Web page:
Syria Is a Very Minor Blip in the Course of US Foreign Policy

| Tue Sep. 17, 2013 11:45 AM EDT

I don't think anyone is really much interested in yet another tedious thumbsucker about What Syria Means, but the tone of the commentary over the past few days has simply gotten insane. I know I'll get laughed at for writing a typical Kevin Drum post that tells everyone to calm down a bit, but for God's sake. Can we all calm down a bit? Some quick bullet points:

  • Yes, Obama's handling of Syria was initially pretty fubared. He didn't understand how much support he could count on for air strikes; he was taken by surprise over the intensity of the opposition; and he ended up hurting his own cause with some pretty silly statements.
  • At the same time, can we talk? The question of whether to bomb Syria for a few days is pretty trivial as these things go. This is no Iraq and it's no Vietnam. Hell, it's not even a Suez crisis.
  • American credibility has barely been scratched. Our foreign policy is intact; the rest of the world is pretty clear on what it is; and our reluctance to engage in military action one time out of dozens of opportunities simply doesn't change anyone's view of American power. If a congressional repudiation of a president happened over and over, that would change some views. But once? Please.
  • Obama's leadership chops have likewise barely been scratched. They were pretty low to begin with, and Syria hasn't changed that much.
  • And while we're talking about that: being willing to change course isn't a sign of vacillation or weakness. It's simply nuts to think this. The Russian proposal for UN inspections represented a pretty good opportunity to salvage a decent outcome from the congressional mutiny; it was a chance to nudge Vladimir Putin in a constructive direction; and it doesn't preclude future military action in any way. Only someone with near-clinical insecurity issues would reject this opportunity simply because it represented a change of course.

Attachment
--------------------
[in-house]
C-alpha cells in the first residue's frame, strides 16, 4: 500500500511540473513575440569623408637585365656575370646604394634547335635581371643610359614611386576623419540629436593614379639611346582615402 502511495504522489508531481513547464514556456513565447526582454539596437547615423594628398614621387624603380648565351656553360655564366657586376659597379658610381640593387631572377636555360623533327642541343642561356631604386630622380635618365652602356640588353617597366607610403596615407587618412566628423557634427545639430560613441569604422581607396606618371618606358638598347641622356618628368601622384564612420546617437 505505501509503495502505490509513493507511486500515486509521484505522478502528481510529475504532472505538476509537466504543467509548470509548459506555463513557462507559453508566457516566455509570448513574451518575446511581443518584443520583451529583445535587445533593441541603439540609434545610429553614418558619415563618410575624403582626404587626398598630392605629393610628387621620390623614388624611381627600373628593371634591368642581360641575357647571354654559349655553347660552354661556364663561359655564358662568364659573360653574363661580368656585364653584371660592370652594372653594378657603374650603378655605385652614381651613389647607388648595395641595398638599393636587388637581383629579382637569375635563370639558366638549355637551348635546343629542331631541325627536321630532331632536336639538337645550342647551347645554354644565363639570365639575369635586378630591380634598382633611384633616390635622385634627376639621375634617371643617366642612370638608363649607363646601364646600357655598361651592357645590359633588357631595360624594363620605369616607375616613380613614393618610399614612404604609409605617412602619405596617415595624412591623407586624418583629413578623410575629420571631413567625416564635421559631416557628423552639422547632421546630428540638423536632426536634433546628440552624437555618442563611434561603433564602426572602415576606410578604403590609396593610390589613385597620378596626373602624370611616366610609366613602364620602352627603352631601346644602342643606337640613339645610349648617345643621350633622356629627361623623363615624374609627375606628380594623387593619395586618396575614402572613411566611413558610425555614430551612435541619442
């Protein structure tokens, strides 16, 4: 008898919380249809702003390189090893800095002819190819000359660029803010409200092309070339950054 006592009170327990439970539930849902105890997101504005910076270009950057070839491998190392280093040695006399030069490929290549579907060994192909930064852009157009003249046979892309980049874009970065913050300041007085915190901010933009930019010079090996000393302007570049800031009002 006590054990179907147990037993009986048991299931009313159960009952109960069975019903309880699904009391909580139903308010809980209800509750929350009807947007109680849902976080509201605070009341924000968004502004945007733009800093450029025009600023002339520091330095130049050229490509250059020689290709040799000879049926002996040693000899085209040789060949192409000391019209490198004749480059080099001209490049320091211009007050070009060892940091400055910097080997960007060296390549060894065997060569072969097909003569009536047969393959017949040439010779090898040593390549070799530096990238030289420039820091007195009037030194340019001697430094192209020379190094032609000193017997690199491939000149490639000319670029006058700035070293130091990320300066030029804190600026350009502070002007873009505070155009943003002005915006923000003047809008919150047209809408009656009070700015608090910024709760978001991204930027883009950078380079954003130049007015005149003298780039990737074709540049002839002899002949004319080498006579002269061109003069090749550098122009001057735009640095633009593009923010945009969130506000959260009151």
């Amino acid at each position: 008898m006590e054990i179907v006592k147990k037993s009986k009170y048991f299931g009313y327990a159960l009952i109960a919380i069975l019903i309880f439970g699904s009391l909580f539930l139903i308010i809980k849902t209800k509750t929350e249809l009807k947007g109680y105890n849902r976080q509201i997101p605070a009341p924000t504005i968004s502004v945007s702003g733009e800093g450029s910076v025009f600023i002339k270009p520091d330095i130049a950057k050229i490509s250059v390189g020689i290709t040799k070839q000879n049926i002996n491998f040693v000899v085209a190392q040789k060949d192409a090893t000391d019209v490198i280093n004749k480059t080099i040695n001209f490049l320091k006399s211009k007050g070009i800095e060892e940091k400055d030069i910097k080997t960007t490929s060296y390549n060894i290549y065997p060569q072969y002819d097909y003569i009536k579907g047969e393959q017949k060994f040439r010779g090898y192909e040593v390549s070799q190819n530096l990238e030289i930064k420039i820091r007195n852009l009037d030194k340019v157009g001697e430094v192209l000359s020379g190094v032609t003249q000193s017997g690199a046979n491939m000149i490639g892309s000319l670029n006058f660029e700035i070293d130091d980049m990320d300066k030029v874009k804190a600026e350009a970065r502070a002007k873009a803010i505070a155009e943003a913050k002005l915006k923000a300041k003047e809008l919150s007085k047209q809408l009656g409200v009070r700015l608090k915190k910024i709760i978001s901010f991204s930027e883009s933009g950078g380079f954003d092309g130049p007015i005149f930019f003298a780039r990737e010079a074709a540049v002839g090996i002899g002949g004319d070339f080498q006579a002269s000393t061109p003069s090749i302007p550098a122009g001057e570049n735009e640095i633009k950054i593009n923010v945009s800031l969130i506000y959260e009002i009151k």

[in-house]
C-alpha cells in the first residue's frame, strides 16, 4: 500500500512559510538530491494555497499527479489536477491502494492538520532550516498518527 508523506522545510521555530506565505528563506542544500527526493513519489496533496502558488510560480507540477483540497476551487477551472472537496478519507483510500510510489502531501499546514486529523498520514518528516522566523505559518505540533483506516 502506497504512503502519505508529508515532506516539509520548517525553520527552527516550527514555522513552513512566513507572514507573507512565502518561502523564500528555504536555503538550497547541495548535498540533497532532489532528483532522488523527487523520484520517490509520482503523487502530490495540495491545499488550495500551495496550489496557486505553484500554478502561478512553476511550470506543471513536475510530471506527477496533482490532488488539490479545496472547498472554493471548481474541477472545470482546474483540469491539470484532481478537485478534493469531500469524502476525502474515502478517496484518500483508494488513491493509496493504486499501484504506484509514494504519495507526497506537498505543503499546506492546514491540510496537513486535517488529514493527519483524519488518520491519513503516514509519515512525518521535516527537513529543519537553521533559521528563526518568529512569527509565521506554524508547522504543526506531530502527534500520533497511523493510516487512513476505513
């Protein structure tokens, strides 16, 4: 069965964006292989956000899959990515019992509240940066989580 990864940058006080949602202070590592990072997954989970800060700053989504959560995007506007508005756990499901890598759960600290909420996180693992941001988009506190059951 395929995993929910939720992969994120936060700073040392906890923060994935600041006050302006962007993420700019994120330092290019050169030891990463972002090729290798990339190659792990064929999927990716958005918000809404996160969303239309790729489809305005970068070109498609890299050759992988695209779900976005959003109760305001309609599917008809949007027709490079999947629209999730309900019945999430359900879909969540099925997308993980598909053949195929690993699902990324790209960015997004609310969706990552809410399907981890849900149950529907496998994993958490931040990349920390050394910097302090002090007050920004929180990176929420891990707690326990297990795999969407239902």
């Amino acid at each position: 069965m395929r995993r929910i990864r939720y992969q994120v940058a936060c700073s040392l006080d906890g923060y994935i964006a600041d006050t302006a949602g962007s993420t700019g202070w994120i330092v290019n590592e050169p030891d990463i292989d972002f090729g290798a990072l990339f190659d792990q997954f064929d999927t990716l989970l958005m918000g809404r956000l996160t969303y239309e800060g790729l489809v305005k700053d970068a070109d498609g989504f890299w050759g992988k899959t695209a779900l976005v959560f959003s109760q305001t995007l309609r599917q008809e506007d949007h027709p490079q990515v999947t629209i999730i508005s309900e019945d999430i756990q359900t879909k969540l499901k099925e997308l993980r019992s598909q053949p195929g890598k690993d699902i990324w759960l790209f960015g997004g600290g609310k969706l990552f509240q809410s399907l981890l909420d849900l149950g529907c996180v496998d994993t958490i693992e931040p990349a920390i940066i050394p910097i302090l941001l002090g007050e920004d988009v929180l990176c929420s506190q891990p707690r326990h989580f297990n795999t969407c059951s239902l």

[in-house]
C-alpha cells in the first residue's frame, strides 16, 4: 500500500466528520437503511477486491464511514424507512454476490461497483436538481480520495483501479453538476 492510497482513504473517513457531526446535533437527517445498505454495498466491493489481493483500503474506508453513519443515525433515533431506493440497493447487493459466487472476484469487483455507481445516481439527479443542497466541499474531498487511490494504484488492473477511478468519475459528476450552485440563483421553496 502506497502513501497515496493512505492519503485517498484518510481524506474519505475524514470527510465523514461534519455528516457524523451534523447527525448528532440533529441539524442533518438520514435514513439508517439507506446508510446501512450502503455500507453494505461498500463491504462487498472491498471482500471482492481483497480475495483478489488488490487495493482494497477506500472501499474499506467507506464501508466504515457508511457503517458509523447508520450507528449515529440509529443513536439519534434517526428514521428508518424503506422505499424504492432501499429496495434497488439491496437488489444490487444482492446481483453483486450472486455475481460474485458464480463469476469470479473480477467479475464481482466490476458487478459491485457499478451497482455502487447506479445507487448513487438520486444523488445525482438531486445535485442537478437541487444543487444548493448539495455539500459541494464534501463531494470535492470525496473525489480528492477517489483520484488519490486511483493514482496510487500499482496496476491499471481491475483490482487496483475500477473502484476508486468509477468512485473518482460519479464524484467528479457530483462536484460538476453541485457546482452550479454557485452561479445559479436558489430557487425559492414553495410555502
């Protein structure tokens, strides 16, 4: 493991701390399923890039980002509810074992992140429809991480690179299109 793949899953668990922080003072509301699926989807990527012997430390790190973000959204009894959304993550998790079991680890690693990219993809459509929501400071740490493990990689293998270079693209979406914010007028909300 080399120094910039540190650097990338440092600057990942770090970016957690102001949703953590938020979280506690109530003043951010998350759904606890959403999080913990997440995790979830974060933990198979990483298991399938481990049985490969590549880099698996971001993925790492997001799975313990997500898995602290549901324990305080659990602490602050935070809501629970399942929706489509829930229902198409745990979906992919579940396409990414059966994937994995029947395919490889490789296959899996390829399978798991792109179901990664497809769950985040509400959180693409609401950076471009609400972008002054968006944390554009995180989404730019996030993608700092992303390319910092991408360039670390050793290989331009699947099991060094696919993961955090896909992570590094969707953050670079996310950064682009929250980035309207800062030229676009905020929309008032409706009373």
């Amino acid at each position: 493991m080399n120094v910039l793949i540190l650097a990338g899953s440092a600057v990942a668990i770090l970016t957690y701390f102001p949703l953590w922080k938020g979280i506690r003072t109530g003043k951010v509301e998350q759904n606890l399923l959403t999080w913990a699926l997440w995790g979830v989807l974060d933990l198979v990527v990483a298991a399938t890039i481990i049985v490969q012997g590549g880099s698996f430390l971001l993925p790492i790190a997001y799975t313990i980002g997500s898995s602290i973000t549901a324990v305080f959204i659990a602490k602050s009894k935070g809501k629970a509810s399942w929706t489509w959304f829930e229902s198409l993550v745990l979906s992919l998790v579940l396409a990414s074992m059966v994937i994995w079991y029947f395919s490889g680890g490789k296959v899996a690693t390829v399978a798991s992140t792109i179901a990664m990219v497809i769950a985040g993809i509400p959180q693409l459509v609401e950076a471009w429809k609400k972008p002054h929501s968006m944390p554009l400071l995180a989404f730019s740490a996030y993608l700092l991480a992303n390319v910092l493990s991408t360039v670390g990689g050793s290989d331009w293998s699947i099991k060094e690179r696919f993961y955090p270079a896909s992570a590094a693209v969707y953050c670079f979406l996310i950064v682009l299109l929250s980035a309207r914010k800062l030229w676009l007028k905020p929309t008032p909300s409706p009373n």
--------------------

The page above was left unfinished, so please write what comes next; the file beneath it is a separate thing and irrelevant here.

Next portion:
• Nor is the latest round of diplomacy a triumph for Putin or Bashar al-Assad or Iran. Russia continues to be yoked to a crumbling pariah regime; Syria actually is a crumbling pariah regime; and Iran has gotten nothing out of this. See Dan Drezner for more straight talk on this score.
  • Syria will have precisely zero effect on domestic fights over the budget and the debt ceiling. The whole idea is preposterous, and I think everyone knows it. The Republican gridlock freight train has been on track for months and it hasn't budged an inch since spring. Syria hasn't had the slightest impact on this.

As Anthony Weiner would say, chillax, people. This whole affair is a pretty minor foreign policy barnacle, and its long-term effect on both American power and Obama's ability to get things done is tiny. How about if we all tone down the apocalyptic language?